The biggest book by far, both in size and coverage, though was the long-awaited The Letters of Sylvia Plath, Volume 1: 1940-1956 edited by Peter K. Steinberg and Karen V. Kukil (Faber and Faber; HarperCollins). The book made a splash in England for the wrong reason but was otherwise reviewed in some big publications and England and America. A bibliography of these reviews can be seen on my website.  It thrills me beyond expression to have these first 838 letters in your hands. (In conjunction with the letters, Faber reissued Crossing the Water and Winter Trees.) Volume 2 was delivered to the publisher on 27 October 2017.

Speaking of letters, in March we learned that the archive of Harriet Rosenstein, a would-be but never-was Plath biographer, was for sale and included some highly sought after papers such as 14 letters written by Plath to Dr. Ruth Beuscher. This sparked some controversy as a result of Smith College opening a lawsuit against Rosenstein, which is still ongoing. At the time of writing the letters are still unavailable to researchers. A lot of really bad information was printed in news stories that broke, the first one of which was by Danuta Kean of The Guardian. One happy result of this though was that as a result of this we got the 8 letters from Plath to Melvin Woody and we got them into the first volume just in the nick of time. And I mean, it was truly a stressful, photo finish.

Let's look at some of the posts that appeared on this blog! In January the year got off to a good start, I think as I made some upgrades to my website for Sylvia Plath, A celebration, this is. The upgrade? I added article transcriptions of all the articles on Plath's first suicide attempt. I have always liked having transcriptions of materials, even for articles like this with a massive redundancy of information, because it means text is findable in a flash either on my computer or on the internet. January also had the only "Did you know…" for the year which is a long, rambling and I hope interesting post.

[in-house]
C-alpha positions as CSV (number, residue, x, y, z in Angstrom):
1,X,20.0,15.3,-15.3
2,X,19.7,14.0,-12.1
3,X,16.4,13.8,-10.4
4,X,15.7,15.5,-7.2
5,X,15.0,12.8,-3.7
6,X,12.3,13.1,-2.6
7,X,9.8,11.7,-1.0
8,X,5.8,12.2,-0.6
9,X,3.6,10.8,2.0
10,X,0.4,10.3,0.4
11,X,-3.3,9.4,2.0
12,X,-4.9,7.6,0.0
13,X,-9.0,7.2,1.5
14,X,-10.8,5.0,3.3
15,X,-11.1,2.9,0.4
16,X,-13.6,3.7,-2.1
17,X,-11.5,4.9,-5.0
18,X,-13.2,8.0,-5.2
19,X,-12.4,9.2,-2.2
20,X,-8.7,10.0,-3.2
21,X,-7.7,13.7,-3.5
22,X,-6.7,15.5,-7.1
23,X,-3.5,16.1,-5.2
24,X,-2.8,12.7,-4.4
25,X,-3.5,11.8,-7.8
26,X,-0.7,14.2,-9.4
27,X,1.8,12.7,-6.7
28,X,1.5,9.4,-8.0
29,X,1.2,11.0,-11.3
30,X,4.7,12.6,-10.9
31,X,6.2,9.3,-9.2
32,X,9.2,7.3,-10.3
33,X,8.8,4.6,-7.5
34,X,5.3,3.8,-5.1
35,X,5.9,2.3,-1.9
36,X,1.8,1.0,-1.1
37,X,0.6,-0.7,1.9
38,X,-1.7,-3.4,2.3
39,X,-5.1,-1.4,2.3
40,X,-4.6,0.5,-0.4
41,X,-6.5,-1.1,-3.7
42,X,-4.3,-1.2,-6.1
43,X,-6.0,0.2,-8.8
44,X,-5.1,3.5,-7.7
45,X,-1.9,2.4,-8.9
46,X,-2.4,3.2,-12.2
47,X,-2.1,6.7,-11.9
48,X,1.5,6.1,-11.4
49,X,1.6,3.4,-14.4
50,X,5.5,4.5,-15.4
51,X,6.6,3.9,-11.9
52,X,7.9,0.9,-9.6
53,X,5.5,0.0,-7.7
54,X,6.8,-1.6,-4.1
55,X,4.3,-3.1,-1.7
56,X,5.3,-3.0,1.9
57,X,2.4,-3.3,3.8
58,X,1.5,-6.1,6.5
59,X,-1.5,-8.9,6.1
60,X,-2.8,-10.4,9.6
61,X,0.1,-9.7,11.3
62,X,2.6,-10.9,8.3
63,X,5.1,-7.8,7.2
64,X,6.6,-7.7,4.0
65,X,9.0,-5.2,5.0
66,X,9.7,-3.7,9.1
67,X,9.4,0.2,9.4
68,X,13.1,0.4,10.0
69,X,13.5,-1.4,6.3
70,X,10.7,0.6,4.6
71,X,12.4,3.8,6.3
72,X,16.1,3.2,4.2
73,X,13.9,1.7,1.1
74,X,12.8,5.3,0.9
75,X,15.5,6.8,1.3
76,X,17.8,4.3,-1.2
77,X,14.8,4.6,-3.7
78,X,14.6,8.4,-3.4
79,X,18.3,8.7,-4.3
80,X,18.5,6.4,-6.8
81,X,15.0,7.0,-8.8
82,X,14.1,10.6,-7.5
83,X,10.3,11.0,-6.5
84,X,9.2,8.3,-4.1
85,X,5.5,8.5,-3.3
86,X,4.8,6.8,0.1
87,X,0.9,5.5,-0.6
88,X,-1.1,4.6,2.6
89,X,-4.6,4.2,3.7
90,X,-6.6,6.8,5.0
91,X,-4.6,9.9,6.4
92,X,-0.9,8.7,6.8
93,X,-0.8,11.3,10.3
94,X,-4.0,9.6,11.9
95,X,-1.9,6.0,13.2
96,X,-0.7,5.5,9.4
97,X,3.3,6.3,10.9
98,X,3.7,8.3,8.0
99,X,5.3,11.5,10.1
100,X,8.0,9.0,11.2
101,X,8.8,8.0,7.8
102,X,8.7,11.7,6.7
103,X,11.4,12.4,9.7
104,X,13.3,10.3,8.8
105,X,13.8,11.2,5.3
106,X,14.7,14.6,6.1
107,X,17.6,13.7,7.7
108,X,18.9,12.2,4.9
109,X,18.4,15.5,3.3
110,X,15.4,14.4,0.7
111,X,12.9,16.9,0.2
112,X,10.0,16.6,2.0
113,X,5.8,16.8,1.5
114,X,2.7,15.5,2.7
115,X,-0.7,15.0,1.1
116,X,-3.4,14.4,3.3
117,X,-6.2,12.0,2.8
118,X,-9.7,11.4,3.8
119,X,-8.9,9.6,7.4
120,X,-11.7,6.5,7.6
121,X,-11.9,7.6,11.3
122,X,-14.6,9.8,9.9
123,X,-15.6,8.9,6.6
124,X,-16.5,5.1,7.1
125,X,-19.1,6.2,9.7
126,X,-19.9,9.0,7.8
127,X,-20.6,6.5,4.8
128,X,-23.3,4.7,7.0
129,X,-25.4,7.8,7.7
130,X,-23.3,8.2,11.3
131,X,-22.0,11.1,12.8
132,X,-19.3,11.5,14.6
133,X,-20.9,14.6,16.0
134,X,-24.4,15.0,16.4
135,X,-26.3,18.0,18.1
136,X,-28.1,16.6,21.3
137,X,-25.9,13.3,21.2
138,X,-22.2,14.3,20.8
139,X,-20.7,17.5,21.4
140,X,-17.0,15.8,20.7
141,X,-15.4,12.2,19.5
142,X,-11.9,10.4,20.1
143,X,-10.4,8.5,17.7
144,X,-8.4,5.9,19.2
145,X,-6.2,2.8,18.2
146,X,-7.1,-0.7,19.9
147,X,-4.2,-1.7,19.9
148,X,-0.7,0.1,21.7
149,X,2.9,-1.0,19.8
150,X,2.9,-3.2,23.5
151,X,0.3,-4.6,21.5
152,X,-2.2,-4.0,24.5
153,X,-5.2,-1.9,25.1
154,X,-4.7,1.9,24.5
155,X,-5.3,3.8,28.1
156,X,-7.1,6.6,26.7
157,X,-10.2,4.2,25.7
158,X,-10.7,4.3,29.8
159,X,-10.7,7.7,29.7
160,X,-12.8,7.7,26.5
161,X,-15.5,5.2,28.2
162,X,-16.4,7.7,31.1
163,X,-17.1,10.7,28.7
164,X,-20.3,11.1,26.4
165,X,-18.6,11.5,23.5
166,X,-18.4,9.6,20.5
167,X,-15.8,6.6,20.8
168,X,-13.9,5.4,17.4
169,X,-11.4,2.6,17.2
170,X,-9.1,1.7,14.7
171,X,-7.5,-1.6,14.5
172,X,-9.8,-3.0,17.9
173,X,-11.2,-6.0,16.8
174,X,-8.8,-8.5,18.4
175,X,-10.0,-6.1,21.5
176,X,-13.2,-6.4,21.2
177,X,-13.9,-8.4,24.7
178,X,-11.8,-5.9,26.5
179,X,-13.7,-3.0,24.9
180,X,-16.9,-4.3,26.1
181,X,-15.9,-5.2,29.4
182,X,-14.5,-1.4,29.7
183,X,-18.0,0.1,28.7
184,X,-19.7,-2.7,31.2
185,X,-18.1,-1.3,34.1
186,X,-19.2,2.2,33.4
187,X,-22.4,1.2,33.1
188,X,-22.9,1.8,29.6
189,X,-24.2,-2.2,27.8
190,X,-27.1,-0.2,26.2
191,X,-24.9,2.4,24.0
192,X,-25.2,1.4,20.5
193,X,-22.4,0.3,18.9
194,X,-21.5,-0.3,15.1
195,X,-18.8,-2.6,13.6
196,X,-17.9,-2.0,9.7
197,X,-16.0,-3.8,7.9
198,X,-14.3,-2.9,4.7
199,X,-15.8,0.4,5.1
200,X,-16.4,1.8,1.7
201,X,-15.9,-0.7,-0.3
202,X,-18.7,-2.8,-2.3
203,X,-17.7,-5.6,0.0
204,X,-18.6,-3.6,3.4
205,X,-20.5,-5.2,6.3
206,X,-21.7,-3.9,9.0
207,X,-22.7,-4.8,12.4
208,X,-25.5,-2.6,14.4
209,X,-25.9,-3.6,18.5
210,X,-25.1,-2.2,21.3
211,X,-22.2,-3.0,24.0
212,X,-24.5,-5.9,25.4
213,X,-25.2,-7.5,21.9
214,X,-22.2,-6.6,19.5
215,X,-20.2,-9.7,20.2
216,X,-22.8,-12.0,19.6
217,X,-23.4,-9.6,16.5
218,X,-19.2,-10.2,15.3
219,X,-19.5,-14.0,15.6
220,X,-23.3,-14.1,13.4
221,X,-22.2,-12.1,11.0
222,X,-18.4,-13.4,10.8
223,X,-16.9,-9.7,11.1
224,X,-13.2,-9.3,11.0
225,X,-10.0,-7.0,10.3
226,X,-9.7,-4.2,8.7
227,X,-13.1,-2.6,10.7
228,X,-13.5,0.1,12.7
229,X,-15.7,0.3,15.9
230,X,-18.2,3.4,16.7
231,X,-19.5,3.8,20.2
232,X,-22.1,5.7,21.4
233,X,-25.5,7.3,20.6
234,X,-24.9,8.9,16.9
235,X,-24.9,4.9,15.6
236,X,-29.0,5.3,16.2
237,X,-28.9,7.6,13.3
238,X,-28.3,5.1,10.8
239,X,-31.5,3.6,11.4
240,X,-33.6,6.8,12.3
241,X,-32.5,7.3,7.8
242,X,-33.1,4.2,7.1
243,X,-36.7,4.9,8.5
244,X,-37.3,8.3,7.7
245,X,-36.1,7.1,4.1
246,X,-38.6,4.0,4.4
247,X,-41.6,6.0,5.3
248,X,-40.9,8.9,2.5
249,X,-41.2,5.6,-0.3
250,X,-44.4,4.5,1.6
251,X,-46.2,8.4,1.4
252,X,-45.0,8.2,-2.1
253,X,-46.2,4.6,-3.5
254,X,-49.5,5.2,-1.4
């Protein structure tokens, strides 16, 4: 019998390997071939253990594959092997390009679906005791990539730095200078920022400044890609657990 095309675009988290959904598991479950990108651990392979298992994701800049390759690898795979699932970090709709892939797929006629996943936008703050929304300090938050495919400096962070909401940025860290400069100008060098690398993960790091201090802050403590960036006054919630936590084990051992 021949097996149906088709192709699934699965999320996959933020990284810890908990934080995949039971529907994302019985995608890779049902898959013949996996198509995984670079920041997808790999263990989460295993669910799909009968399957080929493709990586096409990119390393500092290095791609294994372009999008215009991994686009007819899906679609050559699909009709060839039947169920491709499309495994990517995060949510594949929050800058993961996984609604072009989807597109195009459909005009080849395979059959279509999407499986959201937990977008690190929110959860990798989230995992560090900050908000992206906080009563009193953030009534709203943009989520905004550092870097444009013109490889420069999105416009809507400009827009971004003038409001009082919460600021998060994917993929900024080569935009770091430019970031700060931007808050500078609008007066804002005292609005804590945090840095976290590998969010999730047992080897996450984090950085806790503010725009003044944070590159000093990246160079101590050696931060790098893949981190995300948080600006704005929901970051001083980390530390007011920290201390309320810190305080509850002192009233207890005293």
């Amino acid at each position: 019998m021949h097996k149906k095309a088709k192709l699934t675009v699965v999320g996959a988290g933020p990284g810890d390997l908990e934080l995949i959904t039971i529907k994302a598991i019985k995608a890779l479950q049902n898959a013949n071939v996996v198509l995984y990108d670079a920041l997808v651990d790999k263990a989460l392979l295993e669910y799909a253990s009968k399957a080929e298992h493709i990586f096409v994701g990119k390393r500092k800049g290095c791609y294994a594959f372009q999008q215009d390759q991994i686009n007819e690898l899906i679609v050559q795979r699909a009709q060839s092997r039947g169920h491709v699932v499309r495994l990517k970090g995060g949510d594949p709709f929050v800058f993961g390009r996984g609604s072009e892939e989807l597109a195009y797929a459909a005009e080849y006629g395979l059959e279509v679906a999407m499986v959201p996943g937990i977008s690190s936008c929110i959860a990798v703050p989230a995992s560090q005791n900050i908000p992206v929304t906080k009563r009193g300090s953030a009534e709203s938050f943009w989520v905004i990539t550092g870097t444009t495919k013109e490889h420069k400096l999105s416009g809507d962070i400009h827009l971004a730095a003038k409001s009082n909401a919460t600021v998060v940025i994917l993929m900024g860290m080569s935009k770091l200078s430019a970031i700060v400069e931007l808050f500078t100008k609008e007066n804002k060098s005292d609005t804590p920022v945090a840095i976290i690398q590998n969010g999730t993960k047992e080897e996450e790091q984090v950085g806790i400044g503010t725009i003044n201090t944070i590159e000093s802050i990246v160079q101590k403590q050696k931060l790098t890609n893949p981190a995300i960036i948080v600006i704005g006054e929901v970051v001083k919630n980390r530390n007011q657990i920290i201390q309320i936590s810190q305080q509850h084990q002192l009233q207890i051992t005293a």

There were five posts in particular that were a lot of fun to work on and had been on my mind to do for years. And all are from Plath mss II at the Lilly Library. In March there were posts on the manuscripts of two Plath poetry collections. Circus in Three Rings was compiled in the spring of 1955 during her last semester at Smith College. The Colossus was submitted to the Yale Series of Younger poets in February 1960. Working on these I dug deeply into the poems that were assembled and investigated their composition dates. The other two posts looked at Plath's High School Scrapbook and her Smith College Scrapbook. I had worked with these in March 2015 and spent some time over the next two years enjoying and transcribing them. Look for an essay on Plath's scrapbooks, too, in Tracy Brain's forthcoming Sylvia Plath in Context. They are two of my most favorite Plath documents and getting to work with and on them so closely was a dream. The fifth feature from the Lilly Library was a catalog of dates and places of photographs in the Lameyer mss. All of these things are of interest to me which is why I guess I spend so much time on them. I really hope you enjoy this kind of thing as well.